Out of Sight is really a film about possibilities and the road not taken. What could have been. Jack Foley (George Clooney) is an ace bank robber who has one of the best introductions ever put on film as he quietly and politely robs a bank with nothing more than a smile and soothing voice. Clooney, with his movie star good looks and suave charm is perfectly cast as the smooth talking criminal. This may be his finest performance to date. His character meets Federal Marshall Karen Sisco (Jennifer Lopez) while breaking out of prison and the two hit it off immediately -- which is all the more impressive when one considers that their first meeting was spent in the cramped confines of a car trunk.
After lanquishing in obscurity for many years, Steven Soderbergh put himself back on the map with this smart, sexy and wonderfully stylish crime thriller that was ignored by audiences (due to lousy advertising and an even worse release date) but much beloved by critics. Fortunately, it has been re-discovered on video.
This movie just chugs along with such effortless ease and self-confidence that it is hard not to like. Besides Clooney and Lopez (turning in career-high performances), you've got a killer cast that features the likes of Steve Zahn (such an underrated character actor whose perfect here as a stoner criminal wannabe), Dennis Farina (Lopez's laid back dad who just wants to see her married to some rich guy or a cop), Albert Brooks (a bumbling white collar criminal type who is in way over his head), Don Cheadle (a tough guy-wannabe who is a classic schoolyard bully), and Ving Rhames (Clooney's tough, god-fearing partner in crime). It doesn't hurt that they have a super-smart script by Scott Frank to work with -- he perfectly understands Leonard's distinctive cadence.
And then there is Soderbergh's direction. His use of freeze frames as punctuation evokes the masters of the French New Wave and his use of colour always lets you know where the characters are in the story: warm colours for Florida, cold, metallic colours for Detroit.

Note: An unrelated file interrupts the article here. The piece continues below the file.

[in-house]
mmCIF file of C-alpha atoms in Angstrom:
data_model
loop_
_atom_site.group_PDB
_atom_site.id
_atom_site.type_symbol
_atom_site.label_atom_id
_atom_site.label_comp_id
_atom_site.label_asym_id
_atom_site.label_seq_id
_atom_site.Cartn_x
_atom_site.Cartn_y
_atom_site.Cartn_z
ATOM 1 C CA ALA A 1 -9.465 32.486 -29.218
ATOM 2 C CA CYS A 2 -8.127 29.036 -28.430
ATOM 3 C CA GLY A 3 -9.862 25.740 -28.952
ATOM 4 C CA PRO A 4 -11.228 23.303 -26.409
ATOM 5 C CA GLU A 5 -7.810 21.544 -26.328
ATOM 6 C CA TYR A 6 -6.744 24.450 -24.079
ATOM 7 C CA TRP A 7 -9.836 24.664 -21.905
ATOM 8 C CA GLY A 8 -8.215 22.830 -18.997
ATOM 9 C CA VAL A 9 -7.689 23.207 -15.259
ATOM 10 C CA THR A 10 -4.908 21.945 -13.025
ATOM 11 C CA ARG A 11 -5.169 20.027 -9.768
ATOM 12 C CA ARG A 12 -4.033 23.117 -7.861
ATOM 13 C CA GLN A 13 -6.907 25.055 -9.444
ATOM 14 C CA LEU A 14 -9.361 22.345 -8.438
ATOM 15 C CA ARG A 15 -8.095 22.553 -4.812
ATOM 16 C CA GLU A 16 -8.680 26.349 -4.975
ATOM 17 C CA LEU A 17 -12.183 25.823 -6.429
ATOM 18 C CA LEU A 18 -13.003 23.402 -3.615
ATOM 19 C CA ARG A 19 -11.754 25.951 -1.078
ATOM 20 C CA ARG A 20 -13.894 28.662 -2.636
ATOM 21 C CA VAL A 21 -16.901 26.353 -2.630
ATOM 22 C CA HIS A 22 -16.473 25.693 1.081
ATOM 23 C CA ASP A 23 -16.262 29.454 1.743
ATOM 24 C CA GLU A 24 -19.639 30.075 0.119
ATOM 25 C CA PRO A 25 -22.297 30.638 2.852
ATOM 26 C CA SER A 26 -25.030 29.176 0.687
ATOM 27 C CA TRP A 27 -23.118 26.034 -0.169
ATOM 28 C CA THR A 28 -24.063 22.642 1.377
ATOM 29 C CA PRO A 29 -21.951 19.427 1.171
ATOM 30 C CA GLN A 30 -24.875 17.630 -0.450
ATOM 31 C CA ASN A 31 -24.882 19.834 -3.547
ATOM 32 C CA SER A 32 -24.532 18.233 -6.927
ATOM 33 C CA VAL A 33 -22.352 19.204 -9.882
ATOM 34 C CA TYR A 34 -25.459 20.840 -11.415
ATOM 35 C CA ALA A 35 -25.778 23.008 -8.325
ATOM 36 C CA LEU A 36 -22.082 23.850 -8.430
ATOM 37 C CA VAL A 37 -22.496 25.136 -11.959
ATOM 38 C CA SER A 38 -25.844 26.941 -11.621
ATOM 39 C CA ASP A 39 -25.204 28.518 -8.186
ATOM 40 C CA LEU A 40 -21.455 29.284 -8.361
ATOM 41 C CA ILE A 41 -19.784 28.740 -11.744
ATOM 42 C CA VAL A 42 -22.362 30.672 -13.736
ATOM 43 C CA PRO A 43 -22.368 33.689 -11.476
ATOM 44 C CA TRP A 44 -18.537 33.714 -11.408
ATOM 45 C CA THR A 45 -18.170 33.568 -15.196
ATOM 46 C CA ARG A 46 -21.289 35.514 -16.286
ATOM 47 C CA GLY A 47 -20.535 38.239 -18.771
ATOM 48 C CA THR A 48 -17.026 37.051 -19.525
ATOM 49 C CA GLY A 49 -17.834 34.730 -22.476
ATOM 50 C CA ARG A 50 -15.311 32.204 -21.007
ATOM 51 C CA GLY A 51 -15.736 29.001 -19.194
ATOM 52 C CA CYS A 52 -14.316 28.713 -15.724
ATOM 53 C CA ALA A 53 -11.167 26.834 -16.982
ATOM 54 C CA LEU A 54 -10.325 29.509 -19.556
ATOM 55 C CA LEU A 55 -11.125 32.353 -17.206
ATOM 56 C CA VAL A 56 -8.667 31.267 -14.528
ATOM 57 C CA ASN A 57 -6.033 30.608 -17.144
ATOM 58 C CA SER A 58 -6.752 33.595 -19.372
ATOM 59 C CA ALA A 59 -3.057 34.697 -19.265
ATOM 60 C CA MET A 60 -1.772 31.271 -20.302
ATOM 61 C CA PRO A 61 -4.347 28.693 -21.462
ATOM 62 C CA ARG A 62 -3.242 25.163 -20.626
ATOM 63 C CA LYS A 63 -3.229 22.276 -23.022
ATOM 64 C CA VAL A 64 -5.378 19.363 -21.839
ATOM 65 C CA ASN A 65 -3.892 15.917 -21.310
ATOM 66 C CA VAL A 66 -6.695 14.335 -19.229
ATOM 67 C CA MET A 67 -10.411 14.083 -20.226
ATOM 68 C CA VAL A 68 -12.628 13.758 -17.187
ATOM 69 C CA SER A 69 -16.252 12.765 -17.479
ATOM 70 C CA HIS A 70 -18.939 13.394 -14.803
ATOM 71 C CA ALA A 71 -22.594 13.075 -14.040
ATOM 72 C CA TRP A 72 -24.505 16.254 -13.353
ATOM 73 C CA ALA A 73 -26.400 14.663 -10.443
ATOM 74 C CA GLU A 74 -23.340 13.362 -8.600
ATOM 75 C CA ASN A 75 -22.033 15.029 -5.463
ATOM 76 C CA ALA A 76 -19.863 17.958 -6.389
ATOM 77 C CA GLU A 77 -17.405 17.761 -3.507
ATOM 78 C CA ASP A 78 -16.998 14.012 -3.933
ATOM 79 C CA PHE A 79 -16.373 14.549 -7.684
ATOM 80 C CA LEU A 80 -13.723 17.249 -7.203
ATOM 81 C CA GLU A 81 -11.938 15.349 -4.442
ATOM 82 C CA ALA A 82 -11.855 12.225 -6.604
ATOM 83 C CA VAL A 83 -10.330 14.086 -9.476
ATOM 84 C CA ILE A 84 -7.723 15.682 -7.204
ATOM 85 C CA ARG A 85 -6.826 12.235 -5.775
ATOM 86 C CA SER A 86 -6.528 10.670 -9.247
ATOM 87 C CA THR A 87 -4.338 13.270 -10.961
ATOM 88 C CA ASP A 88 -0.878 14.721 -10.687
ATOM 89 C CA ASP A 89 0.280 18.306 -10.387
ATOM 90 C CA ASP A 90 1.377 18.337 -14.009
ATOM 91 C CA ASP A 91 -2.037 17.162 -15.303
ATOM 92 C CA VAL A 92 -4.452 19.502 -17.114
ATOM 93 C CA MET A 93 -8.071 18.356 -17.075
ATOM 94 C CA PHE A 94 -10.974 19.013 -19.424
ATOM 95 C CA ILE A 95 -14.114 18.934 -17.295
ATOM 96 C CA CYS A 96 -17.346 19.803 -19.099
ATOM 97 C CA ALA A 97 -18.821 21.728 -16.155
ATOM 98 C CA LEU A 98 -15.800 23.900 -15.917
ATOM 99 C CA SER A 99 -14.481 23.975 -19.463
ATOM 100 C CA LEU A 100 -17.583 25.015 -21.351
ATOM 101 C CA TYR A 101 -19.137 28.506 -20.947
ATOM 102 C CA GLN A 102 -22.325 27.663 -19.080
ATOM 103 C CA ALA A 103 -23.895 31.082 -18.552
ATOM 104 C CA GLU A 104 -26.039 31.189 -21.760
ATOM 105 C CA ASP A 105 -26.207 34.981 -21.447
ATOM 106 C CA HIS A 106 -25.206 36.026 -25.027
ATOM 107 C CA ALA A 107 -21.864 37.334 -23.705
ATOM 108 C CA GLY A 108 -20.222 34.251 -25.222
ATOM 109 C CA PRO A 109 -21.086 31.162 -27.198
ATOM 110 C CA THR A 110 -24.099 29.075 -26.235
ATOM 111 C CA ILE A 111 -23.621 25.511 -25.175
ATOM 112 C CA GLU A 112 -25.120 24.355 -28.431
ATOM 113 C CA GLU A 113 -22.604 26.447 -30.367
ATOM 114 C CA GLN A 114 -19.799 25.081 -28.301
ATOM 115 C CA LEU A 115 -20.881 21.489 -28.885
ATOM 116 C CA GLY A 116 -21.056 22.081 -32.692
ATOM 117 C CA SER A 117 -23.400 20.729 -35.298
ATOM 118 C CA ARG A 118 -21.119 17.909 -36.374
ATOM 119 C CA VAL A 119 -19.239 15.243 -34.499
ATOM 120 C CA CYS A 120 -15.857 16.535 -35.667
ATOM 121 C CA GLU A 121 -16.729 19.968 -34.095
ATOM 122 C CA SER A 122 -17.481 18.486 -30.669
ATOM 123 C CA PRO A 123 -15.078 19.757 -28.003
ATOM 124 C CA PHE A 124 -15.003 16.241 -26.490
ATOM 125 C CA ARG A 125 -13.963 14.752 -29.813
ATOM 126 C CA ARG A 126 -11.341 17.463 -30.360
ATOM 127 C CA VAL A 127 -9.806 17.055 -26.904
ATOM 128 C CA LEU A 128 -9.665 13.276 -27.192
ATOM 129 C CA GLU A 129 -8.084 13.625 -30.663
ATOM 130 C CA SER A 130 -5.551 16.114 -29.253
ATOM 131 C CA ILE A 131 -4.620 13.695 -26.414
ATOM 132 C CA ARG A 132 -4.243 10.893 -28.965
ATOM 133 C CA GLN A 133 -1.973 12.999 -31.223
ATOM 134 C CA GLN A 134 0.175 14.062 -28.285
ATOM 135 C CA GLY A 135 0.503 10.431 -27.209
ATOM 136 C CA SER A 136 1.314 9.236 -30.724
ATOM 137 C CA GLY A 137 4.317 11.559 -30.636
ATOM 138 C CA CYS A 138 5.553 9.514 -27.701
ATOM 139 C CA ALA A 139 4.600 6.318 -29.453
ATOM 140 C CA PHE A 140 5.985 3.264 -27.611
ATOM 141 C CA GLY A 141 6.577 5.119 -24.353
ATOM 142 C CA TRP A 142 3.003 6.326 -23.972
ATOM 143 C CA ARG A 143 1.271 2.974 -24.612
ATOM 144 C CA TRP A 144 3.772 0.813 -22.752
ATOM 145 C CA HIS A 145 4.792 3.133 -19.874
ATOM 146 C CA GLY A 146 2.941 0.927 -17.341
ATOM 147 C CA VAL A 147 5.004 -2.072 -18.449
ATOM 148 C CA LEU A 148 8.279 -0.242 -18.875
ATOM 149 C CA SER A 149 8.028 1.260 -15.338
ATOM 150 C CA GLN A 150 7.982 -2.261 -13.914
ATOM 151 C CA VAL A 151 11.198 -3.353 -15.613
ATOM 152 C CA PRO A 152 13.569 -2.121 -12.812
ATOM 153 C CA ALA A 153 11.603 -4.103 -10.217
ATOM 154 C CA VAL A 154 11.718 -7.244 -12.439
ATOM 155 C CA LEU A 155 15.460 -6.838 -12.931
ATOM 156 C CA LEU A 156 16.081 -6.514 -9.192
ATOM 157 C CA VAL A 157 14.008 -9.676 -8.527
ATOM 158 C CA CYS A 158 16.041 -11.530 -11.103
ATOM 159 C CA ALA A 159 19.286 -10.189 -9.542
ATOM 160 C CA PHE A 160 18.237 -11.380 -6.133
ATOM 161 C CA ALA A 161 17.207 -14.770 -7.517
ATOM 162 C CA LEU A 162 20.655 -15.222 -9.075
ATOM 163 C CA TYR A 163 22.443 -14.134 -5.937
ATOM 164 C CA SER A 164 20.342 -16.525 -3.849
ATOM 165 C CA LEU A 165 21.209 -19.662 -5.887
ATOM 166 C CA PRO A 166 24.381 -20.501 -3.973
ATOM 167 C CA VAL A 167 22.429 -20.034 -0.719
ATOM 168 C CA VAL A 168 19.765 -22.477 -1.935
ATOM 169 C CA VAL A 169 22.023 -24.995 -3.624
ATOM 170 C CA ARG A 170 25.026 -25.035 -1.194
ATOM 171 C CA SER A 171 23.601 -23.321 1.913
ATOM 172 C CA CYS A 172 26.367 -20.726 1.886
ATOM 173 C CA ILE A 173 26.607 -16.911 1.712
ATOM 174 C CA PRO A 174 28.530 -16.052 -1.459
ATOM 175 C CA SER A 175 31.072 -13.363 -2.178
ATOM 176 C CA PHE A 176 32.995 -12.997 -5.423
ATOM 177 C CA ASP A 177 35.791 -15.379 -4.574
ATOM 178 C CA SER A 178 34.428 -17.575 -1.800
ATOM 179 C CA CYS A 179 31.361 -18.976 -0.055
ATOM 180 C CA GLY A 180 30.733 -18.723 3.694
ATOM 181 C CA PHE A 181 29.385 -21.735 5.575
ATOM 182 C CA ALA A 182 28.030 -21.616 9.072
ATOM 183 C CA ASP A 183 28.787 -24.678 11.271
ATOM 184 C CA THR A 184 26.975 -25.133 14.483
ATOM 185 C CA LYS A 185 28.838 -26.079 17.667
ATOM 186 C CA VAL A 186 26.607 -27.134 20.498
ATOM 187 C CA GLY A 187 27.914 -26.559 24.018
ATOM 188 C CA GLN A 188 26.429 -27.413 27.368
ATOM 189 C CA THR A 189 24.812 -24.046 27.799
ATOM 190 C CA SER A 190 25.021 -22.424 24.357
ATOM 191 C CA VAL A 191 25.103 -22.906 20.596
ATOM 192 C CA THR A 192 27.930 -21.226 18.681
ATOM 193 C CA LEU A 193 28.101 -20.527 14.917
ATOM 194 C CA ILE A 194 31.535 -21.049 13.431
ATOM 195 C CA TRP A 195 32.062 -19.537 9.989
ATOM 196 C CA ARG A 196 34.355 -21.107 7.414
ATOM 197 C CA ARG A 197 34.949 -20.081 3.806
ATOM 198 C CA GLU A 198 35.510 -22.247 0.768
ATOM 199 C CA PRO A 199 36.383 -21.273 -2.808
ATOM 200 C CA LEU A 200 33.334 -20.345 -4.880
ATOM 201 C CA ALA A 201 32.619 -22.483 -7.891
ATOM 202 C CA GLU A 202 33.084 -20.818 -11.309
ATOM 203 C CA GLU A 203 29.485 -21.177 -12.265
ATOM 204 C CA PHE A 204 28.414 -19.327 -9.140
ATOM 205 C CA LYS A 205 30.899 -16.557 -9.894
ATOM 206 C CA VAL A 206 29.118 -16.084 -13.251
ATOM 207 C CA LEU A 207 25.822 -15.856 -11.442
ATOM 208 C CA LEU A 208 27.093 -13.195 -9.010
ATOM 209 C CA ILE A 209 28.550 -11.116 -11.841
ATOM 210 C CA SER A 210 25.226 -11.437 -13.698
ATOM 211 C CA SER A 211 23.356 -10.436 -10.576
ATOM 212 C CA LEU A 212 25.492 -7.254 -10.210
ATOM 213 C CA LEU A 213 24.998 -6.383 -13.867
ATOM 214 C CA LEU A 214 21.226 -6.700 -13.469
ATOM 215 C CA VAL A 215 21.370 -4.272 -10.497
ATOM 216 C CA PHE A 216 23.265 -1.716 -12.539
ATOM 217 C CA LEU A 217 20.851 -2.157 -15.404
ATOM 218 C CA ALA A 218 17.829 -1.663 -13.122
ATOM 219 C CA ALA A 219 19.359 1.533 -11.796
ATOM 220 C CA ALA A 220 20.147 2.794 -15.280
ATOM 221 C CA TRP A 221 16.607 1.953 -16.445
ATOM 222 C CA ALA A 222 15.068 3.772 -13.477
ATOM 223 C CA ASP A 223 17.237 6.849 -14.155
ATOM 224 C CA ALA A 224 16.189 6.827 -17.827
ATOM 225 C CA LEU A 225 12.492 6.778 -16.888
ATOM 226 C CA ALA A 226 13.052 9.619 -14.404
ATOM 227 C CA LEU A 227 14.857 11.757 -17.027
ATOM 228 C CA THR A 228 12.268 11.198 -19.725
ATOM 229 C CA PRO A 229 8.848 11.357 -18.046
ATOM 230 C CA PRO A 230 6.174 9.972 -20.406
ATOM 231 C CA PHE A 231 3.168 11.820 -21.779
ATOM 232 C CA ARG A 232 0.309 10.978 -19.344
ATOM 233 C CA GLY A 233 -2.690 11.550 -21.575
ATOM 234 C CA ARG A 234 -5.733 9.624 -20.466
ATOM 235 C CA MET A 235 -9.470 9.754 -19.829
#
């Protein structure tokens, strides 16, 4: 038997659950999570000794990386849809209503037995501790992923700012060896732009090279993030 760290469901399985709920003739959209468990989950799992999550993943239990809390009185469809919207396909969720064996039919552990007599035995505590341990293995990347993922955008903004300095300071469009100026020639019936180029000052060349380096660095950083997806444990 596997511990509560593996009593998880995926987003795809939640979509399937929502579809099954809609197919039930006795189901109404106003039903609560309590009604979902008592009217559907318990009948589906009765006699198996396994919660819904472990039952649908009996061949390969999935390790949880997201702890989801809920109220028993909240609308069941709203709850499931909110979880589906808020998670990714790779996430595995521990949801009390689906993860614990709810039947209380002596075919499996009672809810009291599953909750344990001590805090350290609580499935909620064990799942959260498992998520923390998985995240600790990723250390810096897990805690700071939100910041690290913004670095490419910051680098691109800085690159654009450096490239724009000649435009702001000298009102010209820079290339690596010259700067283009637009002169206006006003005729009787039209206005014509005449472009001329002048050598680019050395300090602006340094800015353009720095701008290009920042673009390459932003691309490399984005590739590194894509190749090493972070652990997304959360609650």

Out of Sight also features a killer soundtrack masterminded by DJ extraordinaire, David Holmes. He mixes in his own brand of funky electronica with old school tunes from the likes of the Isley brothers and Willie Bobo that is infectious and perfectly suits the hip vibe of this film.
This Collector's Edition DVD is a must-have for fans of this movie if only for the relaxed audio commentary by Soderbergh and Frank who joke and talk at length about all sorts of aspects of the movie. This is a very informative and entertaining track.
Also included are some decent deleted scenes (including the car trunk scene between Clooney and Lopez in its entirety) and an excellent Making Of documentary.
Out of Sight is the ideal movie for people who like smart thrillers. It is well-acted, written and directed. It is also Soderbergh's best film after Traffic.
Out of Sight employs a stellar cast headed by George Clooney and Jennifer Lopez. Clooney plays Jack Foley the down on hios luck criminal who yearns for one more score. Lopez is the federal marshall who is both out to arrest him and is strangely attracted to him. There is a definite chemistry between the leads that makes the movie fun to watch and the cat and mouse is played to perfection.
Perhaps the greatest part of the film is its screenplay written by Scott Frank. Frank nails the Elmore Leonard dialogue and provides one of the better stories of the year.
This DVD offers a documentary on the making of the film featuring most of the principals, a commentary by Soderbergh and Frank and a good assortment of deleted scenes. Although this was not a major box success it is a solid feature that is worth a viewing or two.
-like an original movie (taken from an Elmore Leonard novel),
-aren't bothered to follow a storyline slightly more complicated than a roadrunner chase,
-enjoyed Ocean's Eleven, its story and cool music,
-aren't paralyzed by ridiculous stereotypes (like "tv actors are bad" or "latin singers can't act"),
-like a romantic comedy that isn't sappy, but intriguing, funny, and has an unusual ending,
this might be the movie for you.